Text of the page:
The victims' struggle for recognition and recurring genocide memories in Namibia
Vilho Amukwaya Shigwedha

Namibia without proper investigations to determine whether they really belonged to the victims of the Herero and Nama genocide victims. 201 The return of Herero and Nama bones from Germany   201 Since the Namibian government did not specifically indicate interest in the issue regarding reparations for the descendants of the victims, the German government concluded that the ‘lukewarm response’ from the Namibian government on this issue affirms the Namibian and German governments’ agreement not to compensate affected groups and communities.18 For a considerable period

in Human remains in society
The experience of the Subanon in the Philippines
Cathal Doyle

recommendation in relation to reparations. The NCIP, and other government agencies involved, such as the Mines and Geosciences Bureau of the DENR, have yet to acknowledge their wrong-doing at Mt Canatuan and to conduct the appropriate consultations with the Subanon of Mt Canatuan in order to ensure that culturally appropriate reparations are realised. Alarmingly, rather than address these serious issues, the Government established a worrying precedent by presenting TVIRD’s mining activities at Mt Canatuan as 26 CERD, ‘Early Warning Urgent Philippines’ (2010), available at

in Fifty years of the International Convention on the Elimination of All Forms of Racial Discrimination
Abstract only
Stealing from the university
Remi Joseph-Salisbury and Laura Connelly

difficult, at its essence reparative justice, or reparations, invokes a framework of repair. 18 To speak of repair is to recognise that harms have been caused and that it is only right and proper that actions are taken to redress those harms. As such, the concept of reparative justice enables us to think about the university's complicity in (re)producing harm (see Chapter 6 ) and to seek reparations accordingly. Notwithstanding initiatives at institutions like the University of Glasgow – which in fact ‘does more to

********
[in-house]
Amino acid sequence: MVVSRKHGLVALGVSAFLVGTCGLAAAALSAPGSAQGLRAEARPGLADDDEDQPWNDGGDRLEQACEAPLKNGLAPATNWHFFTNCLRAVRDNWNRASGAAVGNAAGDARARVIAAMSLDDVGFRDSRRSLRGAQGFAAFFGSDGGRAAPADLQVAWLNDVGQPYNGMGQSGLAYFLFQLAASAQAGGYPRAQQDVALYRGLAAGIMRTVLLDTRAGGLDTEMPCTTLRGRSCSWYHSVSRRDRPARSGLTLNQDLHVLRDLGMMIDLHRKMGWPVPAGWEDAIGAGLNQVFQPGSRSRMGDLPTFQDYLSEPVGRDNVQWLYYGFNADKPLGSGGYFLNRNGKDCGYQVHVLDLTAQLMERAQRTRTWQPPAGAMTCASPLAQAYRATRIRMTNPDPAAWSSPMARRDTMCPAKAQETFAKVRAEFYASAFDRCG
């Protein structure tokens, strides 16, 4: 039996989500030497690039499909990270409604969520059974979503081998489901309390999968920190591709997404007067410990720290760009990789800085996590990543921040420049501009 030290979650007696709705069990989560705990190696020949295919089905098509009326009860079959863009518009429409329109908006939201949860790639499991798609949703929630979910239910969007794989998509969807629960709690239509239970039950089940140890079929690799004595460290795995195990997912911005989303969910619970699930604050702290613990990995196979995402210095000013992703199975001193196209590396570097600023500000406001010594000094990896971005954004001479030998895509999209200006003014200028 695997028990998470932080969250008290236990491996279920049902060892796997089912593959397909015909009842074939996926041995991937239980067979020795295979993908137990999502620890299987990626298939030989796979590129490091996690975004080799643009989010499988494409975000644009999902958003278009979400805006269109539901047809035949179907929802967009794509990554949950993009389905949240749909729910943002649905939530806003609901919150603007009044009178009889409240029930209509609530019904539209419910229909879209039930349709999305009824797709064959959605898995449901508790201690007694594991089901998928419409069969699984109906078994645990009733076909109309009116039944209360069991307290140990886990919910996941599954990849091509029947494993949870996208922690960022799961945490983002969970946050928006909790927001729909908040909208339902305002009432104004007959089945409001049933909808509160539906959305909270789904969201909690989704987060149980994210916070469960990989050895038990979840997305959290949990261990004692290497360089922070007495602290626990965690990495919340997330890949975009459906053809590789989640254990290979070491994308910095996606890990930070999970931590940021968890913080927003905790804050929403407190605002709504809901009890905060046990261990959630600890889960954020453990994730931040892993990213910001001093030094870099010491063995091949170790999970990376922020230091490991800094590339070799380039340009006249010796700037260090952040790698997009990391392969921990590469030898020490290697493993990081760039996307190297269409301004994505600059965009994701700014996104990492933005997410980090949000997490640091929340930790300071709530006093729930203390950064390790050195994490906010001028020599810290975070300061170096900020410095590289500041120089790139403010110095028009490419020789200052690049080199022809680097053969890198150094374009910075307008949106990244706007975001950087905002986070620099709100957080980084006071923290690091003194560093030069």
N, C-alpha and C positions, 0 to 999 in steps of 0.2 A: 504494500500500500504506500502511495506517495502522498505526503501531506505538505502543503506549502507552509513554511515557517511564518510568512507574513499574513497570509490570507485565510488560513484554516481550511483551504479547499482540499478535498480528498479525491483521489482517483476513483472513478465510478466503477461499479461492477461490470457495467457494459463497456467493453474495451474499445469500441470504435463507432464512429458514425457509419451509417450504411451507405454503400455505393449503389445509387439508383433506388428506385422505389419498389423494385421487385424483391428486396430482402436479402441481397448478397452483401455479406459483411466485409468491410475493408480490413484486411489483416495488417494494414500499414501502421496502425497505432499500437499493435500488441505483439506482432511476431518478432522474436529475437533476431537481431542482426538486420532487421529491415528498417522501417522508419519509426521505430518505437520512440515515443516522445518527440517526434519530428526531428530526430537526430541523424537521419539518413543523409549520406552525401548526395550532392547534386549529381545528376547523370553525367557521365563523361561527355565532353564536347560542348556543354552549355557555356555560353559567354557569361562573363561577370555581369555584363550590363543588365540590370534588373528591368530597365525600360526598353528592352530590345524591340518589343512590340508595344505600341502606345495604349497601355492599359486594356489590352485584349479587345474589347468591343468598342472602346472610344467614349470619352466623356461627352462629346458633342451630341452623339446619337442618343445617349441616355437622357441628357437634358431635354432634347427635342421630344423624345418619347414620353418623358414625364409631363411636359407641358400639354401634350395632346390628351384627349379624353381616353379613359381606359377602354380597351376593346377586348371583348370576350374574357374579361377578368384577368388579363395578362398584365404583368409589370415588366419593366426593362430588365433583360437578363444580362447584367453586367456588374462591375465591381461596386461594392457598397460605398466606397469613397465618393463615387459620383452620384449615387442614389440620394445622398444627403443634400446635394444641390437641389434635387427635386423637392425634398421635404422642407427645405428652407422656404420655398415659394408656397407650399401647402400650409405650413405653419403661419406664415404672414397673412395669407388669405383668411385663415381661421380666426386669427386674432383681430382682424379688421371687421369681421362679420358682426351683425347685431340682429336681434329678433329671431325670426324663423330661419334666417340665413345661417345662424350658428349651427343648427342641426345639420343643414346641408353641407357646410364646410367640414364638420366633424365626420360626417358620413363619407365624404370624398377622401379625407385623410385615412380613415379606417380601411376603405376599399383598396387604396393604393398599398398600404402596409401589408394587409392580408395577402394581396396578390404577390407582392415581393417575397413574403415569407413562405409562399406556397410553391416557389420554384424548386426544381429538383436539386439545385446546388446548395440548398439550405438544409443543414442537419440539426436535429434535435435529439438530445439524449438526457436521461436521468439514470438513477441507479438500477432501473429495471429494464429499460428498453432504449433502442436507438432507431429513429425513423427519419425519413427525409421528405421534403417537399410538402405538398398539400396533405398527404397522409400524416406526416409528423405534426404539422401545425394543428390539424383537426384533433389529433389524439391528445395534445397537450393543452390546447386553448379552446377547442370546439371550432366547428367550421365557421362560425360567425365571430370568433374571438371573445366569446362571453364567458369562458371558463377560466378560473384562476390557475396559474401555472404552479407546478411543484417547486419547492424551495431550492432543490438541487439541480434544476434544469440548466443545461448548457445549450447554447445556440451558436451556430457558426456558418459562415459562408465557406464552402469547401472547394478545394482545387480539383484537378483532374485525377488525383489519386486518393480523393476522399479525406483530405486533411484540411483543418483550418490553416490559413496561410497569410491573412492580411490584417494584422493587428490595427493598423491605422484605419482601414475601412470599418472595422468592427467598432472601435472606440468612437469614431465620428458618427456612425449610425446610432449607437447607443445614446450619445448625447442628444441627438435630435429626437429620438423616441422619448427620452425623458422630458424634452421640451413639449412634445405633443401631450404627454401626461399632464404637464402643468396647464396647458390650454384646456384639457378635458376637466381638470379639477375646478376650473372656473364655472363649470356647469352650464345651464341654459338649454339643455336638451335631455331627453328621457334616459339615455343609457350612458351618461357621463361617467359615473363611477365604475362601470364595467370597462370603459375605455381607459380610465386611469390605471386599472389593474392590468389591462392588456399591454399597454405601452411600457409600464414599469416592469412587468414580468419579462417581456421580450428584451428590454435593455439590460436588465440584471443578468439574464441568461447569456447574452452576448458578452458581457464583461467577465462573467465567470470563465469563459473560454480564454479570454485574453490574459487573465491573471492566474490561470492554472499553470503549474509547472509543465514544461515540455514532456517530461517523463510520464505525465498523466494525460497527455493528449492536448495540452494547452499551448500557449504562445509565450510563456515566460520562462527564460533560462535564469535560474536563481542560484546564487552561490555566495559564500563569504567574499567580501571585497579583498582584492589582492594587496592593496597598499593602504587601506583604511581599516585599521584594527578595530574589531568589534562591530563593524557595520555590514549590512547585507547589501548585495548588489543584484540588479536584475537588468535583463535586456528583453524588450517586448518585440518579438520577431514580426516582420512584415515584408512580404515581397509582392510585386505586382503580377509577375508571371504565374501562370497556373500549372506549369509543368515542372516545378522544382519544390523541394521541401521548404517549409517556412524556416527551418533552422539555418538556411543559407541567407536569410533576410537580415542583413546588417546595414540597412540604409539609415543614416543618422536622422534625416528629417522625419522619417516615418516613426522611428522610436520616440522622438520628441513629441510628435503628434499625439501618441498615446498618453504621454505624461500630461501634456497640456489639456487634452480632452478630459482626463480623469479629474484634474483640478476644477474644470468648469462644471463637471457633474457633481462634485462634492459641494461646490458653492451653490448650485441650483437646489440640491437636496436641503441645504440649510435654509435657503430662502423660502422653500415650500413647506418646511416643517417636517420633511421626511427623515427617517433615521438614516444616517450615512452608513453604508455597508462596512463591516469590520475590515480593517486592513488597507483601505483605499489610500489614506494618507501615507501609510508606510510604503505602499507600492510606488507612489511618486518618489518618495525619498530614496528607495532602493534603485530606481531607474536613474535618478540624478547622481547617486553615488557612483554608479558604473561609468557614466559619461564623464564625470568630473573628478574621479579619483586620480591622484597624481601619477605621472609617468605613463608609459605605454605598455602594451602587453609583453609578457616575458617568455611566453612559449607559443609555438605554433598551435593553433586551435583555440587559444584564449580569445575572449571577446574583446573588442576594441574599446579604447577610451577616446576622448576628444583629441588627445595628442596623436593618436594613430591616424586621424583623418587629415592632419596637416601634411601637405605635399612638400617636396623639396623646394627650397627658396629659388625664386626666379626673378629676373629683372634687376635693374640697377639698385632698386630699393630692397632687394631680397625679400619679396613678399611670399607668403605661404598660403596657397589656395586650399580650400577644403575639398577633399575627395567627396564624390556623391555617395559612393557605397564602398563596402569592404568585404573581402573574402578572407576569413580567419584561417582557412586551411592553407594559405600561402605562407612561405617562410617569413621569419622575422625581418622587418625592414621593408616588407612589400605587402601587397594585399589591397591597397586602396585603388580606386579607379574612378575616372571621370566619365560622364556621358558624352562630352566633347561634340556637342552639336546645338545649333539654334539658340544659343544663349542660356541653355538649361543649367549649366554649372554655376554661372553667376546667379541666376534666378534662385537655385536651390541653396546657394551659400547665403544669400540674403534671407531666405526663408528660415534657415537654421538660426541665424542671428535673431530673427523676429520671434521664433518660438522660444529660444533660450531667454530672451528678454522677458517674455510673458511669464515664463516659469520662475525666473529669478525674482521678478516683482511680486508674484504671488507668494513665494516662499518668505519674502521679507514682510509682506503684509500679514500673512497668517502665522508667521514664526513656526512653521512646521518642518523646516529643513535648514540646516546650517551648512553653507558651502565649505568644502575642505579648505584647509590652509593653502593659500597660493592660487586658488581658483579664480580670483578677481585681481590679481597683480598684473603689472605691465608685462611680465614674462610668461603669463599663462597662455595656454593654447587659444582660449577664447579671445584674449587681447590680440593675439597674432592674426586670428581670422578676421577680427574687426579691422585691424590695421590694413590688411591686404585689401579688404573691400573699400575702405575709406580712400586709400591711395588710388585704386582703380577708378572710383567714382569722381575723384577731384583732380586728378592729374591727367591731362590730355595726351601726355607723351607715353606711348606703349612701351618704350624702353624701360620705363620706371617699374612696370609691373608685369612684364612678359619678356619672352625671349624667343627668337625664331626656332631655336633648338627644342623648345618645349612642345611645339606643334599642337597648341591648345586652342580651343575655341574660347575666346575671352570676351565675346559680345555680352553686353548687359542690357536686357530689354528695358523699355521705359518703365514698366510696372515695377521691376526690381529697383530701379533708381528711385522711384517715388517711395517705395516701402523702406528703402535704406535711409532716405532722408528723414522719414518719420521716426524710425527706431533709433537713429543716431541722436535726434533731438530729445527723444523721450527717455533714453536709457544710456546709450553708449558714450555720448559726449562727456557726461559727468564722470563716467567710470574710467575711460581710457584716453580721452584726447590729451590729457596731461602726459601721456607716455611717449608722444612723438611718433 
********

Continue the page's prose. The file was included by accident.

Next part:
in Anti-racist scholar-activism
Abstract only
‘Go home’ as an invitation to stay
Nadine El-Enany

those it enslaved and colonised. This erasure manifests in part through the refusal to engage in processes that would see Britain pay reparations to colonised nations.26 In 2015 then Prime Minister David Cameron, on a visit to Jamaica, refused to apologise or engage with the question of payment of reparations for Britain’s role in transatlantic slavery, preferring instead to ‘move on from this painful legacy and continue to build for the future’.27 The future building that Cameron was particularly interested in was the £25 million British ‘aid’-funded prison to which

in (B)ordering Britain
Chinua Achebe’s critique of cosmopolitics
Laura Chrisman

’s controversial and offensive advertisement, ‘Ten Reasons Why Reparations for Slavery is a Bad Idea for Blacks – and Racist Too’ was placed in student newspapers across US campuses in spring of 2001. Among its ‘reasons’ against reparations: ‘while white Europeans conducted the transAtlantic slave trade, Arabs and black Africans were responsible for enslaving the ancestors of African Americans’; the claim that African Americans economically benefited from slavery; the claim that ‘there was never an antislavery movement until white Anglo-Saxon Christians created one’, leading to

in Postcolonial contraventions
Patrick Thornberry

Court found that it was not unreasonable, disproportionate or arbitrary to require persons desiring to acquire Costa Rican nationality to know the official language well enough to communicate in it. The specifics of the case are not 170 Ibid. Ibid., para. 11. 172 Ibid., ch. X, section J. 173 Chunima case, reprinted in 1991 Inter-American Yearbook of Human Rights, p. 1104; Aloeboetoe case (reparations), I/A Ct. HR, Ser. C No. 15 (1993). See D. Shelton, ‘The jurisprudence of the Inter-American Court of Human Rights’, Am.U.J. of International Law and Policy 10 (1994): 333

in Indigenous peoples and human rights
Mateja Celestina

have lived in our own flesh what violence is, who have experienced persecution, and who know what it is to see a massacre of a family member … there are people who have no idea what it means to live the nightmare, thinking that at night they 79 The making of a desplazado 79 are going to massacre me too. And these people are protected by the government, they receive reparations. I  have just received a reply from an office in Acción Social that I can’t receive reparations because the legislative framework doesn’t cover me; that it wasn’t the paramilitaries who

in Living displacement